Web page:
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They Hate Him

Leading the Memphis sanitation workers’ march was the last thing that Rev. Martin King wanted to do.   His workload, and stress had increased since his open condemnation of the Vietnam War on 4 April 1967.   He had recently began to build an independent political party, and explore the possibility for a Presidential run in 1972, with his friend and political ally Dr. Benjamin Spock running as Vice-President.   More important, he was in the midst of planning a Poor People’s March in Washington that summer.  This march would be in support of all who worked for substandard wages, no matter their skin color.  An ambitious undertaking, he hoped to galvanize black, Latino, indigenous Americans and whites into a political unity that could perhaps turn into greater political and economic power. 

Death threats, while always a reality of his work, had spiked to a beyond-the-looking-glass level since April 1967.*  Although the volume of threats numbed the individual sting of each, the accumulative effect resulted in a year of extraordinary stress, which King countered with his vices of choice: food and tobacco.  His associates teased him about his recent weight gain, and all noticed that his smoking had increased.  In fact, during the third week of February 1968, his personal physician diagnosed him with severe exhaustion, and ordered him to rest.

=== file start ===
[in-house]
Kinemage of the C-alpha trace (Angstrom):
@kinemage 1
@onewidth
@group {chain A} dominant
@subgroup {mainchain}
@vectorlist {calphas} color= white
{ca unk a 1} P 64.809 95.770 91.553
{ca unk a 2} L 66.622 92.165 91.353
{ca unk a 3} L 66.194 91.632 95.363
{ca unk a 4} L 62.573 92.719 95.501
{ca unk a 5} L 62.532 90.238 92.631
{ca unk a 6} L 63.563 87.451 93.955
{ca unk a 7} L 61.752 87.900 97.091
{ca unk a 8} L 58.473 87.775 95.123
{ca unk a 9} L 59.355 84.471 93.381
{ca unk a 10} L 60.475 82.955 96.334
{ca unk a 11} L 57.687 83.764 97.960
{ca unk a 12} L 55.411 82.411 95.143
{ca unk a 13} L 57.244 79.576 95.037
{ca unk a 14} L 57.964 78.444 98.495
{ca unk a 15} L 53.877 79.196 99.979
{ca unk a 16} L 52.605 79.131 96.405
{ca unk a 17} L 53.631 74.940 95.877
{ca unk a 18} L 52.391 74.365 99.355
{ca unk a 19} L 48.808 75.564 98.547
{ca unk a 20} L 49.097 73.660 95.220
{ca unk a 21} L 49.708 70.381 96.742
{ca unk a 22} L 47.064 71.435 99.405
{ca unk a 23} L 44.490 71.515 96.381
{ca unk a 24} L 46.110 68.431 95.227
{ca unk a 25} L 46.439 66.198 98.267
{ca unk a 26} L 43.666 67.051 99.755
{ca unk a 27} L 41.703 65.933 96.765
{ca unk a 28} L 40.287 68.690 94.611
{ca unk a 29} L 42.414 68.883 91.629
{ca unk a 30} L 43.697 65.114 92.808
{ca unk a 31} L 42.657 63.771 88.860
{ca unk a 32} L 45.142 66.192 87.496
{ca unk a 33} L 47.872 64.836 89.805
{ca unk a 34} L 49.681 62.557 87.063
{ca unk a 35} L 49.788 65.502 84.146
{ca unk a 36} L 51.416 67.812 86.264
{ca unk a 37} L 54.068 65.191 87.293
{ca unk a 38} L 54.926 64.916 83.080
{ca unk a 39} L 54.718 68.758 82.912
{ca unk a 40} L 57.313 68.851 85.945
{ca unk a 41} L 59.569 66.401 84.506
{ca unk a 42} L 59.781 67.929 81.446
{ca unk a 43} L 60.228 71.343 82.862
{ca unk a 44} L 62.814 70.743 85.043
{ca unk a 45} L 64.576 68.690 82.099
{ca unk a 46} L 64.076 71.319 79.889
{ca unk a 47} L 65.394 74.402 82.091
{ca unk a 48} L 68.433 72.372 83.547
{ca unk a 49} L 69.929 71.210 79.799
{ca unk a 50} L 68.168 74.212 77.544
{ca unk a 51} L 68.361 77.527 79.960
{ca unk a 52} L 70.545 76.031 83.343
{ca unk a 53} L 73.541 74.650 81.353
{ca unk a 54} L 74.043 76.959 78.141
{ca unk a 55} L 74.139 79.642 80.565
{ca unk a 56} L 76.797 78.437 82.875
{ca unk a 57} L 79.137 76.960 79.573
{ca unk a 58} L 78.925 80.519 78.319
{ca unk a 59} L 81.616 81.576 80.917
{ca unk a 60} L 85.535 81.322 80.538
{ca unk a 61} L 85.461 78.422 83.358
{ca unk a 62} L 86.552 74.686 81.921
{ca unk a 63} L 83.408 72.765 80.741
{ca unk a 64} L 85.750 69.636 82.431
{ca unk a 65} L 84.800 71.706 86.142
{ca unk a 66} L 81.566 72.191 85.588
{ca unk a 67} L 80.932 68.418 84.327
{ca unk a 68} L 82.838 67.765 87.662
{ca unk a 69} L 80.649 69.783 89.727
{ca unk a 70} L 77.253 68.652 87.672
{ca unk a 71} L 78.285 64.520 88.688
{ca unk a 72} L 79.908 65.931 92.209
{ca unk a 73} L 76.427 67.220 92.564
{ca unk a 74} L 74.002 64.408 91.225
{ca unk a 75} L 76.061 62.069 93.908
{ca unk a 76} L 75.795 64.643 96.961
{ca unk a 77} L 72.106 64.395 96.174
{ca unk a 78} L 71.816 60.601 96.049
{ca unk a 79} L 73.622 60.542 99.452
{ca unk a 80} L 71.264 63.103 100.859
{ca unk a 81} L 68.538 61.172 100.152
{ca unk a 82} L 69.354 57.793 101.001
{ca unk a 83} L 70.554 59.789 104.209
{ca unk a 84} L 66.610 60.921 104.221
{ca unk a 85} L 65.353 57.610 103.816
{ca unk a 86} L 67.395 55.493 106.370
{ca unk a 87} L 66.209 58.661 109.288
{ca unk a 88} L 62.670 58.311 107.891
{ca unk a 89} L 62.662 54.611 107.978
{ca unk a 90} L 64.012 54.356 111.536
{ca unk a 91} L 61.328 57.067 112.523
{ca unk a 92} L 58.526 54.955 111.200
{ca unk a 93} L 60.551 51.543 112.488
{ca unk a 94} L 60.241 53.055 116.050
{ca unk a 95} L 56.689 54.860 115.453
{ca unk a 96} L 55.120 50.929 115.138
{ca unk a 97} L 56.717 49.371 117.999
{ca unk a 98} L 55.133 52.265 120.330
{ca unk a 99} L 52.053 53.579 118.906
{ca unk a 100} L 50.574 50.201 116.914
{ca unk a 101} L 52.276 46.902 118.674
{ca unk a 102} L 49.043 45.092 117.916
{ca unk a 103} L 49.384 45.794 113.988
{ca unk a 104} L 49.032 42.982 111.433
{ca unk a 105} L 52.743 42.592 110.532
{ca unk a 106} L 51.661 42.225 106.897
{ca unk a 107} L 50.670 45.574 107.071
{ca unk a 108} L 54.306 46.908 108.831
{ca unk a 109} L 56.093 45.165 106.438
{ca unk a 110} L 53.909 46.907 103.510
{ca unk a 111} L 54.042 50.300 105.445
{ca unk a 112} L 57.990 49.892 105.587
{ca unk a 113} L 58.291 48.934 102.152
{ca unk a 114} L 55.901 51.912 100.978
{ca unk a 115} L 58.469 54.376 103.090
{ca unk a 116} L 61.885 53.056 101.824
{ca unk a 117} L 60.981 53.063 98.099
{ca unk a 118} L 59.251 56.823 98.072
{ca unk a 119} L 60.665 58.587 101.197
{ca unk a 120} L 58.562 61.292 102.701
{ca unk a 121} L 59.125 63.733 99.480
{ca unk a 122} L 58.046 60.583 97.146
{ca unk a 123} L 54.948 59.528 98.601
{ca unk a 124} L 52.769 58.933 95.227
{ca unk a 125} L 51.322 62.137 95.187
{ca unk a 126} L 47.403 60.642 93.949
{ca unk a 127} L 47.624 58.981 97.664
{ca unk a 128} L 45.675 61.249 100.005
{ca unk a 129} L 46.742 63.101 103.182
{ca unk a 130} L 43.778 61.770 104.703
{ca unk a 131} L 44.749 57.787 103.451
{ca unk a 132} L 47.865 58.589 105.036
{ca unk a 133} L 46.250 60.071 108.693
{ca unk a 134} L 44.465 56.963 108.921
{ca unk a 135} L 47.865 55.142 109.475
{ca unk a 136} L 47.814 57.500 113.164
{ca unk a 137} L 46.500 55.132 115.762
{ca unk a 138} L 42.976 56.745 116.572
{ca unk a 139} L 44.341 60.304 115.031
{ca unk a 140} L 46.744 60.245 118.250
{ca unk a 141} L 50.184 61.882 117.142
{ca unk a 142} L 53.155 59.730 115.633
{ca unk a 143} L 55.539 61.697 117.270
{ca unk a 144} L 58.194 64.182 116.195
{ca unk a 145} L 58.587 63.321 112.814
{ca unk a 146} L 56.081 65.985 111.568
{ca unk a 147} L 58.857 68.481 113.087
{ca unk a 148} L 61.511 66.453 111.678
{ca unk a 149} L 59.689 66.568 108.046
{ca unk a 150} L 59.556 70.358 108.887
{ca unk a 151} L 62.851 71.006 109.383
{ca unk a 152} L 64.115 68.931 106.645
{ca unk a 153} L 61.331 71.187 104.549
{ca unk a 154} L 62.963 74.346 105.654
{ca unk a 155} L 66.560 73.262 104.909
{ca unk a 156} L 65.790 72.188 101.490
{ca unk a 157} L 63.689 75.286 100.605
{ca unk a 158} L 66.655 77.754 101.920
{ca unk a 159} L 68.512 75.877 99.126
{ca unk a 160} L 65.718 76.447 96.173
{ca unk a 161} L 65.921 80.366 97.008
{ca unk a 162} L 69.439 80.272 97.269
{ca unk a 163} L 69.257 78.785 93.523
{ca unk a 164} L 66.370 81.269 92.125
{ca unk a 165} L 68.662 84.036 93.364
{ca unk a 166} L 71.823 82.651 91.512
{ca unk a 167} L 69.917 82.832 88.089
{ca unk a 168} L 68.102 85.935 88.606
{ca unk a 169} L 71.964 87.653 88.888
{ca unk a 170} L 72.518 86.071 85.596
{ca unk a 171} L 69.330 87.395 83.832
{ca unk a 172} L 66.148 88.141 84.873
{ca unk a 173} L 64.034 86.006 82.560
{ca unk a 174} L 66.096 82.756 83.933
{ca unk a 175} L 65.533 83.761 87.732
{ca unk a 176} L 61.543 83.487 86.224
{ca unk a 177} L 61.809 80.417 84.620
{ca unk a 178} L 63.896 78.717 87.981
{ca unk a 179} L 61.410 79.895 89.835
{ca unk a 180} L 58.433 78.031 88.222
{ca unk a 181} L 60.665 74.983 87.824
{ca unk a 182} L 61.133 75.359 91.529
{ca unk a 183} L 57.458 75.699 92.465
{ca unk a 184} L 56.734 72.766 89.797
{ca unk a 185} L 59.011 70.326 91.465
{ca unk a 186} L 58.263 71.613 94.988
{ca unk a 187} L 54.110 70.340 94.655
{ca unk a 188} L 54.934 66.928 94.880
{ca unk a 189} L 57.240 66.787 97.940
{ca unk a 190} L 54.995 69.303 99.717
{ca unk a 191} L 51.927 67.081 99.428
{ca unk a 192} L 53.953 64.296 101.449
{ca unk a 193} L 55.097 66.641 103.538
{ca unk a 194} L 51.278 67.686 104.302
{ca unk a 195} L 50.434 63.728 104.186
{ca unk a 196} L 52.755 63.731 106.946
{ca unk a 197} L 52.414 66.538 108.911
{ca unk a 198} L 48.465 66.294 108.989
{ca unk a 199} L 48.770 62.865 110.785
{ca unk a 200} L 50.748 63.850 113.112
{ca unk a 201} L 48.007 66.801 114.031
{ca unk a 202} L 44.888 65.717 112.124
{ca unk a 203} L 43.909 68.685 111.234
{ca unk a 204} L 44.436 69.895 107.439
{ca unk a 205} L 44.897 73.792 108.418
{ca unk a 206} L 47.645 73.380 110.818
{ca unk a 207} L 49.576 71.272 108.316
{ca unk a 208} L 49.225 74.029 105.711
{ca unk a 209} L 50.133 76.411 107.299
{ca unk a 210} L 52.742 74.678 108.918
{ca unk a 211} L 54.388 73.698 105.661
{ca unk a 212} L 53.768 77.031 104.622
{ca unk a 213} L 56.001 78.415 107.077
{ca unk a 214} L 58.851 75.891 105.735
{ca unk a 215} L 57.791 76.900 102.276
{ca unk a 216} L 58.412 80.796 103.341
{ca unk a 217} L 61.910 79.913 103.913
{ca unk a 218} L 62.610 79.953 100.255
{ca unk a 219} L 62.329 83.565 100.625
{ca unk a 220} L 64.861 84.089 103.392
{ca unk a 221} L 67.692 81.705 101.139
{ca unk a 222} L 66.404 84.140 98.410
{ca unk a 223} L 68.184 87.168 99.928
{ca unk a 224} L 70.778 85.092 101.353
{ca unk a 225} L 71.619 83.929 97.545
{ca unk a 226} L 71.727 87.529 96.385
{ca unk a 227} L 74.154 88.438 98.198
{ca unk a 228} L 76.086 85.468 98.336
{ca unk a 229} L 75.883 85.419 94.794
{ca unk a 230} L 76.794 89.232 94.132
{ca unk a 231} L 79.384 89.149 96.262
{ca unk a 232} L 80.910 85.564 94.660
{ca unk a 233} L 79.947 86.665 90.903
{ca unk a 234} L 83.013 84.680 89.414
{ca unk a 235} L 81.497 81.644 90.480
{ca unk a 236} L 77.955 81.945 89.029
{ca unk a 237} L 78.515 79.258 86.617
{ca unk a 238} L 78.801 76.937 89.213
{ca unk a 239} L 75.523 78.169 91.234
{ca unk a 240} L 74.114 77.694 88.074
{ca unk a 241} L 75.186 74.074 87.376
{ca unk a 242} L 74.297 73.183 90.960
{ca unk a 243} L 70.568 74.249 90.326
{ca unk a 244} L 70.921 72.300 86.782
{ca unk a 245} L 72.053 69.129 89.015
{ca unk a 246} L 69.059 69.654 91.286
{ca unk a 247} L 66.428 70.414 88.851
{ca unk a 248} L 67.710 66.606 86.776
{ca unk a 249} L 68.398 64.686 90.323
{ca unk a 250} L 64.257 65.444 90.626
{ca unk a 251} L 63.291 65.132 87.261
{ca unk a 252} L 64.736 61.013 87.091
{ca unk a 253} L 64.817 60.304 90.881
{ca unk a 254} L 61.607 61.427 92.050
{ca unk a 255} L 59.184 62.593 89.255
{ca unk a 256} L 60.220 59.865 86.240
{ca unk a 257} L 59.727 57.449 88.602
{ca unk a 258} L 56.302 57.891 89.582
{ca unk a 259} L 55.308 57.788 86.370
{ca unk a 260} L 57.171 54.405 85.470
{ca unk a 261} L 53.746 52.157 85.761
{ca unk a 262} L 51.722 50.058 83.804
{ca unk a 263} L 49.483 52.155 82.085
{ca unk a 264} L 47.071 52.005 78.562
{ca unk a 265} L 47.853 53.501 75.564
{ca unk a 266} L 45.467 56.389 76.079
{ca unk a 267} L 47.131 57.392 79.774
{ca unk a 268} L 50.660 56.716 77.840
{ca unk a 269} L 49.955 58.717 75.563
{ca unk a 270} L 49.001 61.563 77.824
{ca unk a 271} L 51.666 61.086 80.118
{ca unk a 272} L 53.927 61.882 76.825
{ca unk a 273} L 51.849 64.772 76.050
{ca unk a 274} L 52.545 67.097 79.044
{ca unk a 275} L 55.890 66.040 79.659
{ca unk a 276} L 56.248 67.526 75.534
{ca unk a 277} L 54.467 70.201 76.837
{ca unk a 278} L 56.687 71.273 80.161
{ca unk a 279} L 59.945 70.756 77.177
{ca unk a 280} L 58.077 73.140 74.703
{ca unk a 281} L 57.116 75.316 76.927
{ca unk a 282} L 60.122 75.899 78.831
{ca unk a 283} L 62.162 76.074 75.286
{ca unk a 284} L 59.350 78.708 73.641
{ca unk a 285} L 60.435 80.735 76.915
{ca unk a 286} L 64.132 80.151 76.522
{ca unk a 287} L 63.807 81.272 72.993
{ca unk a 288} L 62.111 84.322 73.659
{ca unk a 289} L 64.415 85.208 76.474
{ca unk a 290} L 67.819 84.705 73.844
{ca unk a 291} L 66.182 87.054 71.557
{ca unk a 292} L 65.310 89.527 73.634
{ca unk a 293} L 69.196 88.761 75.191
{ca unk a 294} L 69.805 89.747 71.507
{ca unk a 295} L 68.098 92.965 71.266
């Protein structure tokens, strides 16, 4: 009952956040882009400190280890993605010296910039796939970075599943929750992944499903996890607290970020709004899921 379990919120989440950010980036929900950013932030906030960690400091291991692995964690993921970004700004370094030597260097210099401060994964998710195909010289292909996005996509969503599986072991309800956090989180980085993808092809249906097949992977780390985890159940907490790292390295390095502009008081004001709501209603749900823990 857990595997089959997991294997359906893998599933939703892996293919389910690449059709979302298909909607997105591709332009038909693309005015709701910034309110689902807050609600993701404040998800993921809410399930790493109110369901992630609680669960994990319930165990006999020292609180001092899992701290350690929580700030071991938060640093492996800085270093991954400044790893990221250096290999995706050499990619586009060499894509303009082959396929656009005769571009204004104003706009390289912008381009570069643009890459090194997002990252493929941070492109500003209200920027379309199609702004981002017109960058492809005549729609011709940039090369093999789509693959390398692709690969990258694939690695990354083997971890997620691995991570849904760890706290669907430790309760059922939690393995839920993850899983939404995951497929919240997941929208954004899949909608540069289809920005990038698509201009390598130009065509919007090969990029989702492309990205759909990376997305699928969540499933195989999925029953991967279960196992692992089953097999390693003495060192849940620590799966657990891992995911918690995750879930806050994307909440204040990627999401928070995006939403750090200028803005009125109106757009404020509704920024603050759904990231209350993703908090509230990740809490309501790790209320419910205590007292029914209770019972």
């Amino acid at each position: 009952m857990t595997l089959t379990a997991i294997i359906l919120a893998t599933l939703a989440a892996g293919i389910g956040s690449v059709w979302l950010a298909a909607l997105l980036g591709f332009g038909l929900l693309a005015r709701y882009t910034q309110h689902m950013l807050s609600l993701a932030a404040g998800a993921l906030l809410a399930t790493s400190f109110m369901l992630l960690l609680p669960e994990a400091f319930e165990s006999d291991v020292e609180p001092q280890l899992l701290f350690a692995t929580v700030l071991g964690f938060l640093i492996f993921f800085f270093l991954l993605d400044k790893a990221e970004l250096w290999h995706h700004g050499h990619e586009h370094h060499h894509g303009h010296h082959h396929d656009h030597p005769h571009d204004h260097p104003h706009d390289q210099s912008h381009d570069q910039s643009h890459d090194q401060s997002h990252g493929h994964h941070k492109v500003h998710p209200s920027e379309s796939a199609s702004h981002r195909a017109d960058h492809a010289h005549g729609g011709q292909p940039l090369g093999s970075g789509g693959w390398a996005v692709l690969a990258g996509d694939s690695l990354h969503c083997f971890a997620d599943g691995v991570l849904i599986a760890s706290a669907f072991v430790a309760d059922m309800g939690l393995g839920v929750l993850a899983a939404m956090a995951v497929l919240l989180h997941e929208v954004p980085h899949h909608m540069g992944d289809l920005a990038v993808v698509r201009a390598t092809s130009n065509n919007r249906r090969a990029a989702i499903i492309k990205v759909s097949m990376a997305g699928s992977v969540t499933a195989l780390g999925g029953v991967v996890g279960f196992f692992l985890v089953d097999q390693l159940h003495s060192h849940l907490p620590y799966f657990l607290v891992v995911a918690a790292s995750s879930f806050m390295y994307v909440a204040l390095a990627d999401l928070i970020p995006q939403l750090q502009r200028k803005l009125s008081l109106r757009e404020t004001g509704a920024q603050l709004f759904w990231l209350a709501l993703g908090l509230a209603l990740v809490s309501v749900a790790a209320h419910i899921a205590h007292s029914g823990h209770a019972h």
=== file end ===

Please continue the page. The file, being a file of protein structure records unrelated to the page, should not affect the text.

Dr. King felt that he didn’t have time to rest.  He didn’t have as much time for his family as he wanted.  He didn’t even have time to handle the recent inheritance he had received from famed writer/poet/wit Dorothy Parker only months before.  And he certainly didn’t have time to spend in Memphis.  On top of that, every single one of his associates advised him not to take part in the sanitation worker’s strike, in large part because it would distract from the Poor People’s March.

Rev. James Lawson had been updating King on a regular basis about the Memphis situation since the deaths of Echol Cole and Robert Walker.  Lawson urged King to come.  After awhile, King slowly came to the opinion that going to Memphis wasn’t a mere courtesy, but rather a necessity.  Over the objections of his inner circle, Marty argued that the sanitation workers’ strike embodied the very purpose of the Poor People’s Campaign.  Since the passage of laws ending Jim Crow, King’s attention had turned to issues of economic and political equality. He reasoned, what’s the sense in fighting for the right to sit in a restaurant if one does not have the coin to eat there.  The result would be identical to de jure segregation.  And here, Martin wondered how he could advocate for the working poor in a grand public relations move, yet turn his back on workers who wanted his help in a crisis situation.

Rev. King told Lawson that he would be willing to come, but that he couldn’t clear his calendar until 18 March.  So COME scheduled the demonstration for the the 22nd of that month, thus giving Martin the opportunity to speak and meet with community leaders about the sanitation and other issues.  King spoke to a crowd of 17,000 on the 18th, but an unexpected spring blizzard forced organizers to postpone the march until the 28th.** Instead of spending time there as planned, King had to fly directly to Memphis from New York on the morning of 28 March.